Samsung has recently introduced the launch of its new A-series smartphones with Galaxy A50, Galaxy A30 and Galaxy A10. The Samsung Galaxy A50 comes with a price tag of Rs 19,990 for 4GB RAM variant, while the 6GB RAM option is priced at Rs 22,990.
Samsung has made some important changes with its latest Galaxy A50. To begin with, the brand has opted for a refreshed design language coupled with Infinity-U display, triple-camera setup and in-display fingerprint sensor. However, is it enough to give a fierce competition to its rivals and regain its top spot in the Indian smartphone market? Let’s get a closer look.
What we like about the Samsung Galaxy A50!
Let’s start with the most striking part about this device, the new Prism-style gradient finish at the back. The glossy finish at the back panel reflects a rainbow pattern when the lights fall on it. This gives a pretty unique and premium look to the phone. The Galaxy A50 is quite sleek and it comfortable to hold in your hand. However, the smudges are quite prominent on this smartphone, so a protective case is a must with this one. That said, it is safe to say that it one most well-designed smartphones from the company.
Coming to another highlight of the smartphone is the display. The phone is equipped with a 6.4-inch Full HD+ Super AMOLED display with a screen resolution 2340 x 1080 pixels. The screen offers some crisp colours and viewing angles being quite decent. Blacks are deep and you get punchy colour output, which makes it a treat when you stream content on Netflix or Amazon Prime Music.
The daylight camera performance of the Galaxy A50 is good. The phone is equipped with a triple-camera setup, which comes with a combination of 25-megapixel primary lens with f/1.7 aperture, a 5-megapixel depth sensor with f/2.2 aperture and an 8-megapixel ultra-wide angle lens with f/2.2 aperture. For the front, the phone is equipped with a 25-megapixel front-facing camera with f/2.0 aperture. The daylight performance will not disappoint you as it delivered some well-detailed shots with colours being close to the source. The dynamic range is probably one of the best from Samsung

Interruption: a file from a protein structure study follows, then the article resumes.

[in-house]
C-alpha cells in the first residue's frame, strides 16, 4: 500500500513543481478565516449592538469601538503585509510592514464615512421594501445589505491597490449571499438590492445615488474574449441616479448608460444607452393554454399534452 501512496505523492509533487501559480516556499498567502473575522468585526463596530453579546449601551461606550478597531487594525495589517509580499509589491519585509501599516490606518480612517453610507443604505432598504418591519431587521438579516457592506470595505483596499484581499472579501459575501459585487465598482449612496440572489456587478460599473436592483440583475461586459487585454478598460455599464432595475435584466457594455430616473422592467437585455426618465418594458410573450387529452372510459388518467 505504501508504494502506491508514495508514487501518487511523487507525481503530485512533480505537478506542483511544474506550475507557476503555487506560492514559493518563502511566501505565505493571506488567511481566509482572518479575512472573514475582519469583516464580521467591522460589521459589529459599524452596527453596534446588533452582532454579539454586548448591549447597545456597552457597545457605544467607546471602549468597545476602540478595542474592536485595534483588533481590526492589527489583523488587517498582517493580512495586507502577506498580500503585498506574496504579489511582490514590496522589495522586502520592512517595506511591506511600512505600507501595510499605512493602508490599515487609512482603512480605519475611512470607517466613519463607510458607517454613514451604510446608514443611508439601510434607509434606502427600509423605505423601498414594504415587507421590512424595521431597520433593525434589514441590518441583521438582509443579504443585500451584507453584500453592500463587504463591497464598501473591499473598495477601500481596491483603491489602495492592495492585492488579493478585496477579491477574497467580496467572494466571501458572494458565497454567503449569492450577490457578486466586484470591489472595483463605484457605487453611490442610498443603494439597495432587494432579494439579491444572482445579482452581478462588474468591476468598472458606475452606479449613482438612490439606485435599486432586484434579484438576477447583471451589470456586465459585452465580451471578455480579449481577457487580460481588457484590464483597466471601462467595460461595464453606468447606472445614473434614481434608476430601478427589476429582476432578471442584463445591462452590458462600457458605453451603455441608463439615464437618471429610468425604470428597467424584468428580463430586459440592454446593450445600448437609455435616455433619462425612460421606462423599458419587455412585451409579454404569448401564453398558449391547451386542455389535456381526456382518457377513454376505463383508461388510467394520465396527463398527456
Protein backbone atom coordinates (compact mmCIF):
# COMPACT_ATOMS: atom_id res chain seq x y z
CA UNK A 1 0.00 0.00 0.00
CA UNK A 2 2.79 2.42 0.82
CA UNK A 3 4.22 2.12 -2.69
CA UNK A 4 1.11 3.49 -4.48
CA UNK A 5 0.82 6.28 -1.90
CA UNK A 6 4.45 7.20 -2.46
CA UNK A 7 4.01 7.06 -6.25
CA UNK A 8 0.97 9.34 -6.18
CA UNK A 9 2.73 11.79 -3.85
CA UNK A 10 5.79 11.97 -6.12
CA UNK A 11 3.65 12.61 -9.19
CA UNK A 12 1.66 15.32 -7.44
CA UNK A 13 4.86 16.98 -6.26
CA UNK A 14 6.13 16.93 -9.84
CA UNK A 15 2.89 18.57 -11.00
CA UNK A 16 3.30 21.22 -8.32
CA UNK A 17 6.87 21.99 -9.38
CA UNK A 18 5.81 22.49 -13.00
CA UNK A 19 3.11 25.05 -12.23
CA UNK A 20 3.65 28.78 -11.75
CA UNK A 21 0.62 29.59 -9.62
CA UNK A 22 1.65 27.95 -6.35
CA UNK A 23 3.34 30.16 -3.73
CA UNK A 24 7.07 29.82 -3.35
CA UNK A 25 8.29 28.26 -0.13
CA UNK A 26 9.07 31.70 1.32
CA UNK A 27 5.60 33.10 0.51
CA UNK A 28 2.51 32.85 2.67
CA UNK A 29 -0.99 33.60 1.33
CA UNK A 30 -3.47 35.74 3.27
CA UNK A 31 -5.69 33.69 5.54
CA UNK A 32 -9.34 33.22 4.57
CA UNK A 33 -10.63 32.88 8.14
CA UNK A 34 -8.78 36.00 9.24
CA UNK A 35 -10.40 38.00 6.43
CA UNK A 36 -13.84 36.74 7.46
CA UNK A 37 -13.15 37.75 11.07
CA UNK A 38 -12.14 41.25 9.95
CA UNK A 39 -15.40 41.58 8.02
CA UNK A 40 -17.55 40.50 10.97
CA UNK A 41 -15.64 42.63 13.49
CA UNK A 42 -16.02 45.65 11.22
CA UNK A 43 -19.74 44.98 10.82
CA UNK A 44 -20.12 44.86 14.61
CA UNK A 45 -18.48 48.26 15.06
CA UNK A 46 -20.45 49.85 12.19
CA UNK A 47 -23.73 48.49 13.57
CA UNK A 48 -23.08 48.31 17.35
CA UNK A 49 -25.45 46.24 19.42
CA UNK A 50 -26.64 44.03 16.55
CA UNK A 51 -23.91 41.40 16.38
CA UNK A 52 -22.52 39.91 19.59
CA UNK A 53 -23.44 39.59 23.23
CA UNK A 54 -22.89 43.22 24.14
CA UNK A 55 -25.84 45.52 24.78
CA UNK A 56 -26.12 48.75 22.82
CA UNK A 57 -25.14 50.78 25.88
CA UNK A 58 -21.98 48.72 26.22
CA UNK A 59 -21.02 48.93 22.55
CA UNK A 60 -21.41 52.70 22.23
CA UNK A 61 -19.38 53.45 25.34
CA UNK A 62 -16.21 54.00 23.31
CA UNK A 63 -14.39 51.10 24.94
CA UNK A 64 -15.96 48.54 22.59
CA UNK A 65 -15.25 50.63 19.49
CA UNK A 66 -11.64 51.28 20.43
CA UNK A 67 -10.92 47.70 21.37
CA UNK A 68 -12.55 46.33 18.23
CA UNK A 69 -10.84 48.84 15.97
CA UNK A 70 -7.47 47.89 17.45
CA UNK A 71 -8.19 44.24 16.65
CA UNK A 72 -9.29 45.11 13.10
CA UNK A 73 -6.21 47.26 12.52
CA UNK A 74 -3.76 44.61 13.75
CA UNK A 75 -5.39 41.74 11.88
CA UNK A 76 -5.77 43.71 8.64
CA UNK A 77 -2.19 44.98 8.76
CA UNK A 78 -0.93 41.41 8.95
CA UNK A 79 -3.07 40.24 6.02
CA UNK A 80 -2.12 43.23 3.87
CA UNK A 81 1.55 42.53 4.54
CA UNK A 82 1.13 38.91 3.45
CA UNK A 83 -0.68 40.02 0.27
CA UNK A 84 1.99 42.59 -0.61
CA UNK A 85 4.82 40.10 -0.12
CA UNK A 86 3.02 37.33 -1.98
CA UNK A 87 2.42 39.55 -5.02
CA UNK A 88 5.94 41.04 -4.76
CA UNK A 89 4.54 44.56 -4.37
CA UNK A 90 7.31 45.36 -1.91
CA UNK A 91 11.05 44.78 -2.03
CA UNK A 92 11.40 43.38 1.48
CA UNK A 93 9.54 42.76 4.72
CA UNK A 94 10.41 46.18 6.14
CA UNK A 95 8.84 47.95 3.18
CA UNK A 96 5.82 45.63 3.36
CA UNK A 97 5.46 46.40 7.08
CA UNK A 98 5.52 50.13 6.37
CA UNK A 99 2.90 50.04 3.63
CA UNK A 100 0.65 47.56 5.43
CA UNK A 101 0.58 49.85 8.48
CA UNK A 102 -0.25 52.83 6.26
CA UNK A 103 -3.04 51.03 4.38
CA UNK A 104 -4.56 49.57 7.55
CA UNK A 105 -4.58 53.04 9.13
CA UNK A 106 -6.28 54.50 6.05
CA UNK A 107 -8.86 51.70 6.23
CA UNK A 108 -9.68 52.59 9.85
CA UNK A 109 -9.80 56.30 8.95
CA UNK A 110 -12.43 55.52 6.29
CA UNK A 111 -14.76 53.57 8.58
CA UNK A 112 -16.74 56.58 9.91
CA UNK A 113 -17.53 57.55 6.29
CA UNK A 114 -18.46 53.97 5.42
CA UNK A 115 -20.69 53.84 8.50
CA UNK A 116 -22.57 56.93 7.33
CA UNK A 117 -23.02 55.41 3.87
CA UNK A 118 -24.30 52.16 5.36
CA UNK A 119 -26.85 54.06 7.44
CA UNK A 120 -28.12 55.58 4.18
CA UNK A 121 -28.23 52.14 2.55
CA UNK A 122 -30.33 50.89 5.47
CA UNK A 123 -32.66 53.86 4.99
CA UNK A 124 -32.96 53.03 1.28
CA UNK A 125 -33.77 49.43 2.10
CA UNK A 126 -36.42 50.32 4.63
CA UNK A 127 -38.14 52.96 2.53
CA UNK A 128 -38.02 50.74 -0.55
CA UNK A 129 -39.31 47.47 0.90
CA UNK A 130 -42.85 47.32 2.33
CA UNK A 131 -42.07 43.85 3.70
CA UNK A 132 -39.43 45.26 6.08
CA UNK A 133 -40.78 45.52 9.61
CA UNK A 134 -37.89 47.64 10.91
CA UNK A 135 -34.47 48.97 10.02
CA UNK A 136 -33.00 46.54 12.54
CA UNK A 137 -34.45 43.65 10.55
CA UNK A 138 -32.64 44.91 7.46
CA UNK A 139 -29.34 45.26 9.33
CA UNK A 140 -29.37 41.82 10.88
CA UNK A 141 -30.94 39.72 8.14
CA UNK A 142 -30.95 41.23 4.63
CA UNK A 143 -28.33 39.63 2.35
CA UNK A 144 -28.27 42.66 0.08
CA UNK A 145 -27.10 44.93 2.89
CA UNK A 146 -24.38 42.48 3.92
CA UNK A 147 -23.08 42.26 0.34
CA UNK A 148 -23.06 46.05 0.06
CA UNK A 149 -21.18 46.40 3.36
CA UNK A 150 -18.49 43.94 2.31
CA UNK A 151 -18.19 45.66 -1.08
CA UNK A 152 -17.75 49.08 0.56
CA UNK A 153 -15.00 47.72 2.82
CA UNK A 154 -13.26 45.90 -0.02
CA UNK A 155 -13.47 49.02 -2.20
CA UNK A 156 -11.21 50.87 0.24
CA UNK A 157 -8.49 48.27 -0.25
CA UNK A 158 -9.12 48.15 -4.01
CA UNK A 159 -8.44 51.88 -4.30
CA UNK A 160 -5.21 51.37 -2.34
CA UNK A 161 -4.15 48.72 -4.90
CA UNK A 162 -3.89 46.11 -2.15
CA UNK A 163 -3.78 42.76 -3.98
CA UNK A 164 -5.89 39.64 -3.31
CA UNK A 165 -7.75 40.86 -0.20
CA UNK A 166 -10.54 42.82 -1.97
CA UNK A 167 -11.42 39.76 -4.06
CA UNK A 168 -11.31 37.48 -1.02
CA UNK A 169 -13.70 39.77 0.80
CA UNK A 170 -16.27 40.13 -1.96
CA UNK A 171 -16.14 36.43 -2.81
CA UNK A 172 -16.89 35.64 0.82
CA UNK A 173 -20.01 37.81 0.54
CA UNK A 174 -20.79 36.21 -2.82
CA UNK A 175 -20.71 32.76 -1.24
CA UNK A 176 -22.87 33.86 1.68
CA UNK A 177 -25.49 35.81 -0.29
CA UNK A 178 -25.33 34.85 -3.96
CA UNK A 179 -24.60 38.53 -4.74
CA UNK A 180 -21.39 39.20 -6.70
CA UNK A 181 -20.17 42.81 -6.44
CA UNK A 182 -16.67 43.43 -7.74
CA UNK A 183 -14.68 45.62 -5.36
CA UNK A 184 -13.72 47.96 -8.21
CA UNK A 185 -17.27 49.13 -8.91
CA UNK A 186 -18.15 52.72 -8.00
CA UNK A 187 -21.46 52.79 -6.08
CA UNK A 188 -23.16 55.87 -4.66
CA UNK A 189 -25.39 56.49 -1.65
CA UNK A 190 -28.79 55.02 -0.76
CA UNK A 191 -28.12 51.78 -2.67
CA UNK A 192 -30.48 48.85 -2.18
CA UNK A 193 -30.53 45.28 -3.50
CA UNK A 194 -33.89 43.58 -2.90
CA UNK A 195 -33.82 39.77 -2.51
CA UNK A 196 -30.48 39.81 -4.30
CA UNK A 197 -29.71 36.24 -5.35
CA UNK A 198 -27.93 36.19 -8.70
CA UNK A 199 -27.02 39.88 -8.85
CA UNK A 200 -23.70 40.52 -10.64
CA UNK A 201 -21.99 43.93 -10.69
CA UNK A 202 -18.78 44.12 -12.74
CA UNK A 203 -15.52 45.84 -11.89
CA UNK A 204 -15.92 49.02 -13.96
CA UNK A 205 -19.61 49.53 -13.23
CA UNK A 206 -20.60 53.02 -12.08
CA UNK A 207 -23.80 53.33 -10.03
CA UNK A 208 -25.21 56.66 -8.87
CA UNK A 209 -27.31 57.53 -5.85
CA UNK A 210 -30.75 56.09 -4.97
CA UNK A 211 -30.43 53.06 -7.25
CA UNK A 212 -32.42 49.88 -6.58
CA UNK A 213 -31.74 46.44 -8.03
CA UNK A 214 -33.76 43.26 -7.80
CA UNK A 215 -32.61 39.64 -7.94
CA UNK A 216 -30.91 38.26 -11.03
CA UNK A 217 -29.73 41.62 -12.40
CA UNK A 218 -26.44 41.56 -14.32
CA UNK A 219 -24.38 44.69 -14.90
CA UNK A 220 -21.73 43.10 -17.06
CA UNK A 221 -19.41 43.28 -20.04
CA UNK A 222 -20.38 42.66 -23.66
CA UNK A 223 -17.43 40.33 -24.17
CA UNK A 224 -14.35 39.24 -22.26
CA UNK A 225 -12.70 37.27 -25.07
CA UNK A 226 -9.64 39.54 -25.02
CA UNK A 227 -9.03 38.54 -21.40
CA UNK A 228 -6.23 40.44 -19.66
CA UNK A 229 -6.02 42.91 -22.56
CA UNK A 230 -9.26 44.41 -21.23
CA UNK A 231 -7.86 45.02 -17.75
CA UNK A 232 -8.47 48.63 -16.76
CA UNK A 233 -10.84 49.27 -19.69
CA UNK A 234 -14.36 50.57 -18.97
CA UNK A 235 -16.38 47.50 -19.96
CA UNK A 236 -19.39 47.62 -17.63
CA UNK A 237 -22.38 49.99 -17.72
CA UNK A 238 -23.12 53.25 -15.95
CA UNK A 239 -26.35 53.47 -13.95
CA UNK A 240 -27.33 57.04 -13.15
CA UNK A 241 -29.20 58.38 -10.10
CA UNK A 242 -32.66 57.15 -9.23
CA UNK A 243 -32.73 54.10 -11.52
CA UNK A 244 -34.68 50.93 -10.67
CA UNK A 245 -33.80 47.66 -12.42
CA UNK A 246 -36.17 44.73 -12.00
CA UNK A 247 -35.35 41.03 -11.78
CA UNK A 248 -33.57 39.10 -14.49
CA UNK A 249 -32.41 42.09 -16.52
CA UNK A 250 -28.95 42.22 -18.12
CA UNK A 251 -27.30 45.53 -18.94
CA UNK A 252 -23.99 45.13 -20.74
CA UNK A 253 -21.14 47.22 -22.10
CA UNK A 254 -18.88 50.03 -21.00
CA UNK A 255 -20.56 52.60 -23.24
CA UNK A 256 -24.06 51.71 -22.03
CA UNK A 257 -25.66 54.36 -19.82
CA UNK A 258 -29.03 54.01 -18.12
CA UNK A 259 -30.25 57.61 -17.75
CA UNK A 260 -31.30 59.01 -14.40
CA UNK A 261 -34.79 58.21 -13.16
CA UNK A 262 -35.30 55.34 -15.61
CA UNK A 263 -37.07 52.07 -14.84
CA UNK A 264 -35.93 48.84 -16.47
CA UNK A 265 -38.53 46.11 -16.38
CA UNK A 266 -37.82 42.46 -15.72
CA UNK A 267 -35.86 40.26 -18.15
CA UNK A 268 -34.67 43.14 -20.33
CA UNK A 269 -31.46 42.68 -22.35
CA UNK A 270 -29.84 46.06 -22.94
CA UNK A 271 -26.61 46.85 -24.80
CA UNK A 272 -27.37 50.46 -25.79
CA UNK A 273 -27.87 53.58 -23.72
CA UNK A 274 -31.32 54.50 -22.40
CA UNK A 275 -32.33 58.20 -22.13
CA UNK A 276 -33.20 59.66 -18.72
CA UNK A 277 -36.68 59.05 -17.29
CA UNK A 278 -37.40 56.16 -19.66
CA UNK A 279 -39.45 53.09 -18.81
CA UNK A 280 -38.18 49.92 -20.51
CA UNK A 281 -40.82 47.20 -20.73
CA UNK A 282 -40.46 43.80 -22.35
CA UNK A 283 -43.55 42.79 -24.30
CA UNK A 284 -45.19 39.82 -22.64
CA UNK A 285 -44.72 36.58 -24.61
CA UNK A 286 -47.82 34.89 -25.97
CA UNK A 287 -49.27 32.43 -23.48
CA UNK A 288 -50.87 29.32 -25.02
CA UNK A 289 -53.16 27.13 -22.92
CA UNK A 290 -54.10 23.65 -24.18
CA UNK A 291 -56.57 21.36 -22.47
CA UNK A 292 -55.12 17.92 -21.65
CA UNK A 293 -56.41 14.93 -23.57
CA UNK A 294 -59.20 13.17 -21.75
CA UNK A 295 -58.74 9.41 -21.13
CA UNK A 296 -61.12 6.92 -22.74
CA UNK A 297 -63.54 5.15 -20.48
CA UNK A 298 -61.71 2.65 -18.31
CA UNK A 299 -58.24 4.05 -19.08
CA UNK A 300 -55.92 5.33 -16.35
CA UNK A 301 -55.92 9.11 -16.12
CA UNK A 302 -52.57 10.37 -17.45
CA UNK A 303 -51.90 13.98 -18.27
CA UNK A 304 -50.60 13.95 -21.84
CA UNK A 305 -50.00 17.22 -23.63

The macro shots came out to be good as well and it was quite fast to lock focus on the subject. Coming to the selfie performance, the phone does a reasonably good job in providing selfies with ample amount of details. The wide-angle lens comes handy at times when you need to take more area in a frame. However, photos do come with some barrel distortion, which can be fixed in the gallery application.
The phone is loaded with new OneUI, which is based on Android 9.0 Pie. The new user interface from Samsung is butter smooth and comes loaded with a host of interesting features. The notification panel offers minimal design with big size icons that drops down to the bottom of the display making it easier to reach. The brand has also introduced Night Mode, which makes the whole user interface black. Then you have Google’s Wellbeing feature, which helps you keep a track on your app usage.
What we didn’t like about Samsung Galaxy A50!
Although the design and display look quite great in this smartphone, the performance was a mixed bag with this one. Starting with the in-display fingerprint sensor, it is quite slow in our testing. The Galaxy A50 takes a noticeable amount of time to unlock the phone as compared to the one present in Vivo V15 Pro or V11 Pro. You need to place the finger at the right place or else it will fail to register the impression.
Coming to the hardware performance, the Samsung Galaxy A50 is able to handle most of the daily tasks quite effectively and it performs most of the multitasking decent, but we felt that the performance is somewhat underpowered as compared to its competition.
The phone was smooth but not as fast as we saw in Poco F1 or Vivo V11 Pro. We noticed the app load was slightly higher as compared to Vivo V11 Pro or the Xiaomi Poco F1. The gaming performance is decent as it can handle most of the casual titles like a pro, but when it comes to high-end performance, we noticed some lag or shutter.
Another area where it shimmers a bit is in low light conditions. We noticed that the photos could have been better as there were a noticeable amount of grains. The selfie camera also took average shots when the lights were not that great.
Although OneUI has its fair share of hits, there are some misses as well. We thought that the icons size was way too bigger than our liking. Also, the company continues with lots of bloatware – third-party apps being Microsoft Office suite, Amazon Shopping, Dailyhunt along with Samsung’s own suite of application.
You need to be careful while setting up the device as it asks your permission to download some “important apps”, which are not useful and comes loaded with a host of advertisement. The phishing notifications from MyGalaxy app continues to be a disappointment, and the Lock screen stories still display ads as well.